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Leverage Points and Transformational Leadership: impressions from Lüneburg

by Gunnar Dreßler

In early February, I embarked on a trip to the north of Germany where I spent one week in the beautiful town of Lüneburg, attending a conference and a workshop. Lüneburg is known primarily as a Hanseatic city, which owes its wealth to the rich salt deposits in the ground beneath the city. However, Lüneburg is also home to Leuphana University, a young and innovative university which is committed so sustainability in all areas. Therefore, it is hardly surprising that Leuphana University hosted the first Leverage Points Conference on sustainability research and transformation. Already the setting was quite fitting: the conference took place in the new main building of the Leuphana University Lüneburg, designed by the famous architect Daniel Libeskind. With its sharp angles and often twisted geometry, the building virtually forces the visitor to adopt new perspectives.

The concept of leverage points – “places within a complex system where a small shift in one thing can produce big changes in everything” – has originally been developed by Donella Meadows in the 1990s. For us as systems scientists and modelers, identifying such points in a system and understanding how and where interventions might have the biggest impact is of course one of the biggest challenges. Therefore, I was eager to exchange with and learn from the conference participants – both scientists from a variety of different disciplines, as well as practitioners and policy makers. I had the opportunity to present work on vicious circles of land use competition and rangeland fragmentation in a session on socio-ecological transformations on the first day of the conference.

Following the conference, I attended the second seminar of the Postdoc Academy for Transformational Leadership, a program funded by the Robert Bosch Foundation for young postdocs, and jointly organized together with the Humboldt-Universität zu Berlin, Leuphana University of Lüneburg, the Stockholm Resilience Centre and the Dutch Research Institute for Transitions (DRIFT) in Rotterdam.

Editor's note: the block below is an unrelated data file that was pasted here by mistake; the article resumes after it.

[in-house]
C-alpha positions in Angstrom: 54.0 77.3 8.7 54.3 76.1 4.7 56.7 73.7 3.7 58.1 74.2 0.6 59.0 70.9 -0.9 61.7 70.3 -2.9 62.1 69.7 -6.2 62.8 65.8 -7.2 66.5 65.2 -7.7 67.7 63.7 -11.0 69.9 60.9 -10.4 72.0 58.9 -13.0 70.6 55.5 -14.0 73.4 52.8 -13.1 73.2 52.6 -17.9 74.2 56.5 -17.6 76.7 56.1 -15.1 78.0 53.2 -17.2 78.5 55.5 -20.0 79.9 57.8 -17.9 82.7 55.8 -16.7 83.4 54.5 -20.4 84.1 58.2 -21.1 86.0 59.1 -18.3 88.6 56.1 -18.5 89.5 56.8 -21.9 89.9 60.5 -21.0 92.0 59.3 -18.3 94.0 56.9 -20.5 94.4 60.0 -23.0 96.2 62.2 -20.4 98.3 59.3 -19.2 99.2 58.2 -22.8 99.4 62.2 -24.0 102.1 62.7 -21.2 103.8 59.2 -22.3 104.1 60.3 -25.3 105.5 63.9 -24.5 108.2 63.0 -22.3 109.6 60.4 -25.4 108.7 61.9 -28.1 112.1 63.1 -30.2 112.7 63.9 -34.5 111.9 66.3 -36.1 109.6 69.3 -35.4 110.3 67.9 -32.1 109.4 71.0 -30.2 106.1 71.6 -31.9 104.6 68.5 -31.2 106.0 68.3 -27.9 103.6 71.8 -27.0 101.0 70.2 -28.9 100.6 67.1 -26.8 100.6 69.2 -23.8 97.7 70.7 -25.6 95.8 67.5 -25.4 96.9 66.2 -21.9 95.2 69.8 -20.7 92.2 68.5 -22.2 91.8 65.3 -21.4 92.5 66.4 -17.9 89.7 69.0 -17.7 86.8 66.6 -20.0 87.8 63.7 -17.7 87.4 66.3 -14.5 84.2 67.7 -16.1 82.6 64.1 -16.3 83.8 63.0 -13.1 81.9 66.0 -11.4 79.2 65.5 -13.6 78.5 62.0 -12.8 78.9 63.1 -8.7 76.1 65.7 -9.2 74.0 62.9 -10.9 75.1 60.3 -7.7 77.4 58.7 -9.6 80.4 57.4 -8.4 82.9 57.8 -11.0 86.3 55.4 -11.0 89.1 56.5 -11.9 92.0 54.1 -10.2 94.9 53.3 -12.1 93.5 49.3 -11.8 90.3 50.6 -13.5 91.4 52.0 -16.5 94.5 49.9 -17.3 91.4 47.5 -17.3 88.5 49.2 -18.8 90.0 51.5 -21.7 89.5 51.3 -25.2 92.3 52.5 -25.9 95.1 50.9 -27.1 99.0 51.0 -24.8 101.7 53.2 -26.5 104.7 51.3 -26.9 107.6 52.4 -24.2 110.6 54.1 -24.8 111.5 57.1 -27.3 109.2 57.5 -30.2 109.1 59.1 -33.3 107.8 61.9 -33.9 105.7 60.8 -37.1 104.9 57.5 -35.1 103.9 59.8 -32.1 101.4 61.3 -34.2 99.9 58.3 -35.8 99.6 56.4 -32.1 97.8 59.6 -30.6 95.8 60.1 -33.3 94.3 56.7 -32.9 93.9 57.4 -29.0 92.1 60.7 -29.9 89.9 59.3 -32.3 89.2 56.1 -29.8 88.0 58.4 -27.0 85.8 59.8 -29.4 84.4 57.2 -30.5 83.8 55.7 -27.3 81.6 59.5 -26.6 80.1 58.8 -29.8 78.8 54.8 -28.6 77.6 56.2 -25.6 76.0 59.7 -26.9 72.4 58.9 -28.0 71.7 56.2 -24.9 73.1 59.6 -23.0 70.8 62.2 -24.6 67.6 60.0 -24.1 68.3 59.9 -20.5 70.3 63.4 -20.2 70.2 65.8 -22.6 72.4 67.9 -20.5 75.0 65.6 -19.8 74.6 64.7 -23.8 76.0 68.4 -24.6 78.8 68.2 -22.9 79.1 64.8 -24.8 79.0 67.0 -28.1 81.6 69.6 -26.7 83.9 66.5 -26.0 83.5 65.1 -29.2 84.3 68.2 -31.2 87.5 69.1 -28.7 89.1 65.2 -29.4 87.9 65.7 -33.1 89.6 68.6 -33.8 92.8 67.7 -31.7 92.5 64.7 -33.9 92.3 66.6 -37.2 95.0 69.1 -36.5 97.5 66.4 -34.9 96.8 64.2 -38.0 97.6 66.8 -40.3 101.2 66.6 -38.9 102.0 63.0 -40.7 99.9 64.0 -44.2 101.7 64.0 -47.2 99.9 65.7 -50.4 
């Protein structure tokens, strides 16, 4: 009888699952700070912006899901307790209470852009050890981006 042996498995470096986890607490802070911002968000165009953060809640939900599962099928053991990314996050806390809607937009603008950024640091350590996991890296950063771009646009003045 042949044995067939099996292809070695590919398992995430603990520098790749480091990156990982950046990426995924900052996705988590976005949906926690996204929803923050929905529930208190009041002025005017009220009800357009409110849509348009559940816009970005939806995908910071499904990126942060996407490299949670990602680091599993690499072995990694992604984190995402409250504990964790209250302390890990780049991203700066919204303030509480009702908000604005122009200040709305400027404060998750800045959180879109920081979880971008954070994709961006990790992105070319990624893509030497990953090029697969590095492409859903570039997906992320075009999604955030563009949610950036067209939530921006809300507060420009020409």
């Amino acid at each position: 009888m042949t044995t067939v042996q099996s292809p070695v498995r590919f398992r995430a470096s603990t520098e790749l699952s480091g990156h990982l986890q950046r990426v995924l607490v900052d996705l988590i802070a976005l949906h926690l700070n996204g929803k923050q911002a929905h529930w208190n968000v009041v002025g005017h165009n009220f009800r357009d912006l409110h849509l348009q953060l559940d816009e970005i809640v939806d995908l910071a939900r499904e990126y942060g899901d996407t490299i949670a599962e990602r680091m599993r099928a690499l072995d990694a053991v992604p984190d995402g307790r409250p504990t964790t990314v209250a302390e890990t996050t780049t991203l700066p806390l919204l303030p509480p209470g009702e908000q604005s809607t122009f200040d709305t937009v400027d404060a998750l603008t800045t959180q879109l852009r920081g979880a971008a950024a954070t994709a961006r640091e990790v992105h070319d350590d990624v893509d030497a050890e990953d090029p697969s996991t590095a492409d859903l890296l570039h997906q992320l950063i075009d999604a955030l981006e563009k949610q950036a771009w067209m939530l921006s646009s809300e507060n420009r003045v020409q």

As in the first seminar, the program was very intense and challenging – but also rewarding! In a mixture of lectures, small workshop, an excursion and discussion rounds, we explored the topic of transdisciplinary research environments and transdisciplinary learning. We learned about different research, learning and teaching methodologies and how we can integrate them into our own work, explored our own career pathways, and met sustainability pioneers from academia – as well as the local food economy: in an excursion that took us about 70 km away from Lüneburg to the Wendland, we visited Voelkel – the oldest organic juice producer in Germany – as well as the biosphere reserve ‘Niedersächsische Elbtalaue’.

Besides the core seminar program, we also had deep discussions on how we as a group want to move forward, thinking about first ideas for joint publications, as well as our group vision of transformative transdisciplinary research. Although that sounds quite philosophical, we also had lots of fun moments throughout the days – from enjoying an early morning coffee at the local farmers market, to late evening discussions about the appropriateness of going to the sauna with your boss.

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